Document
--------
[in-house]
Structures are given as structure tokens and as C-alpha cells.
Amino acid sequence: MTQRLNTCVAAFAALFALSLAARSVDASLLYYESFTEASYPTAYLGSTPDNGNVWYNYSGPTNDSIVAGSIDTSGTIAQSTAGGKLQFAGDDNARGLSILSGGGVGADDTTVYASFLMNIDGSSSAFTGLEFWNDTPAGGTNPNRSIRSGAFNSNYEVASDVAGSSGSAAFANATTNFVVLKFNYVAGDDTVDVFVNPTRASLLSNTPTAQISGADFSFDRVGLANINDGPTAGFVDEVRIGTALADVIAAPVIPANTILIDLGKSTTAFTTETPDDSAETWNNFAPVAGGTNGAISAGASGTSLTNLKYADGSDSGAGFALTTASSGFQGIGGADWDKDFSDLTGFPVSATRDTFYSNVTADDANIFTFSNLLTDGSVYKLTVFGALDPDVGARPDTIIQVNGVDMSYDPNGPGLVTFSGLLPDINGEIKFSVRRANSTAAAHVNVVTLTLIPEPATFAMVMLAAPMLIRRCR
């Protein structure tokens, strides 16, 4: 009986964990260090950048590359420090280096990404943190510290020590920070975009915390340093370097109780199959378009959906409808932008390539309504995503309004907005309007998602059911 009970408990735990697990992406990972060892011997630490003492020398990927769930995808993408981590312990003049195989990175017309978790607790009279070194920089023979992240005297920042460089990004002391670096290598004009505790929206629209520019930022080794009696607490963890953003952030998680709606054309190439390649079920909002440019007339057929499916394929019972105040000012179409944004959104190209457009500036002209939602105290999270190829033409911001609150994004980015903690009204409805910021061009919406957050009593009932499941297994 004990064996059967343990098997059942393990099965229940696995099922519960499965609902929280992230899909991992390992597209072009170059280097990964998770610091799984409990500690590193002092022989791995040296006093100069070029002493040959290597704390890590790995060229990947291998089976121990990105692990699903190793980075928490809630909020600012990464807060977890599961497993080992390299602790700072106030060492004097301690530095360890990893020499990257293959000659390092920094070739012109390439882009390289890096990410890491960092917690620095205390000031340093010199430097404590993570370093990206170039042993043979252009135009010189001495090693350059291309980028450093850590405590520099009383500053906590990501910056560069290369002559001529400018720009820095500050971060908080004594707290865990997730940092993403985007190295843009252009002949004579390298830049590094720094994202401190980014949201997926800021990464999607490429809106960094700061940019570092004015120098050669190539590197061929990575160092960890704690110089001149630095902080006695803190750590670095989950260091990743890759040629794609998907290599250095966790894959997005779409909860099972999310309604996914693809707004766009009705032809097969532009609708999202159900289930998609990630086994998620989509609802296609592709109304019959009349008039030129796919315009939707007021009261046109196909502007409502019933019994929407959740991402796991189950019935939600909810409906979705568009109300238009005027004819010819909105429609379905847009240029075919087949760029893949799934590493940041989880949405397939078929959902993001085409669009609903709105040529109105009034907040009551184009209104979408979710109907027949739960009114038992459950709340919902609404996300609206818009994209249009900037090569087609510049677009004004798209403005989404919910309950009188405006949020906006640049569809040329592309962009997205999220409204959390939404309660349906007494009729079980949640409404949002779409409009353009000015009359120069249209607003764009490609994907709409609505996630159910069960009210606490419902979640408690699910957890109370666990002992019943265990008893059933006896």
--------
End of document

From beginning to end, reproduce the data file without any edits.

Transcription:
[in-house]
Structures are given as structure tokens and as C-alpha cells.
Amino acid sequence: MTQRLNTCVAAFAALFALSLAARSVDASLLYYESFTEASYPTAYLGSTPDNGNVWYNYSGPTNDSIVAGSIDTSGTIAQSTAGGKLQFAGDDNARGLSILSGGGVGADDTTVYASFLMNIDGSSSAFTGLEFWNDTPAGGTNPNRSIRSGAFNSNYEVASDVAGSSGSAAFANATTNFVVLKFNYVAGDDTVDVFVNPTRASLLSNTPTAQISGADFSFDRVGLANINDGPTAGFVDEVRIGTALADVIAAPVIPANTILIDLGKSTTAFTTETPDDSAETWNNFAPVAGGTNGAISAGASGTSLTNLKYADGSDSGAGFALTTASSGFQGIGGADWDKDFSDLTGFPVSATRDTFYSNVTADDANIFTFSNLLTDGSVYKLTVFGALDPDVGARPDTIIQVNGVDMSYDPNGPGLVTFSGLLPDINGEIKFSVRRANSTAAAHVNVVTLTLIPEPATFAMVMLAAPMLIRRCR
């Protein structure tokens, strides 16, 4: 009986964990260090950048590359420090280096990404943190510290020590920070975009915390340093370097109780199959378009959906409808932008390539309504995503309004907005309007998602059911 009970408990735990697990992406990972060892011997630490003492020398990927769930995808993408981590312990003049195989990175017309978790607790009279070194920089023979992240005297920042460089990004002391670096290598004009505790929206629209520019930022080794009696607490963890953003952030998680709606054309190439390649079920909002440019007339057929499916394929019972105040000012179409944004959104190209457009500036002209939602105290999270190829033409911001609150994004980015903690009204409805910021061009919406957050009593009932499941297994 004990064996059967343990098997059942393990099965229940696995099922519960499965609902929280992230899909991992390992597209072009170059280097990964998770610091799984409990500690590193002092022989791995040296006093100069070029002493040959290597704390890590790995060229990947291998089976121990990105692990699903190793980075928490809630909020600012990464807060977890599961497993080992390299602790700072106030060492004097301690530095360890990893020499990257293959000659390092920094070739012109390439882009390289890096990410890491960092917690620095205390000031340093010199430097404590993570370093990206170039042993043979252009135009010189001495090693350059291309980028450093850590405590520099009383500053906590990501910056560069290369002559001529400018720009820095500050971060908080004594707290865990997730940092993403985007190295843009252009002949004579390298830049590094720094994202401190980014949201997926800021990464999607490429809106960094700061940019570092004015120098050669190539590197061929990575160092960890704690110089001149630095902080006695803190750590670095989950260091990743890759040629794609998907290599250095966790894959997005779409909860099972999310309604996914693809707004766009009705032809097969532009609708999202159900289930998609990630086994998620989509609802296609592709109304019959009349008039030129796919315009939707007021009261046109196909502007409502019933019994929407959740991402796991189950019935939600909810409906979705568009109300238009005027004819010819909105429609379905847009240029075919087949760029893949799934590493940041989880949405397939078929959902993001085409669009609903709105040529109105009034907040009551184009209104979408979710109907027949739960009114038992459950709340919902609404996300609206818009994209249009900037090569087609510049677009004004798209403005989404919910309950009188405006949020906006640049569809040329592309962009997205999220409204959390939404309660349906007494009729079980949640409404949002779409409009353009000015009359120069249209607003764009490609994907709409609505996630159910069960009210606490419902979640408690699910957890109370666990002992019943265990008893059933006896």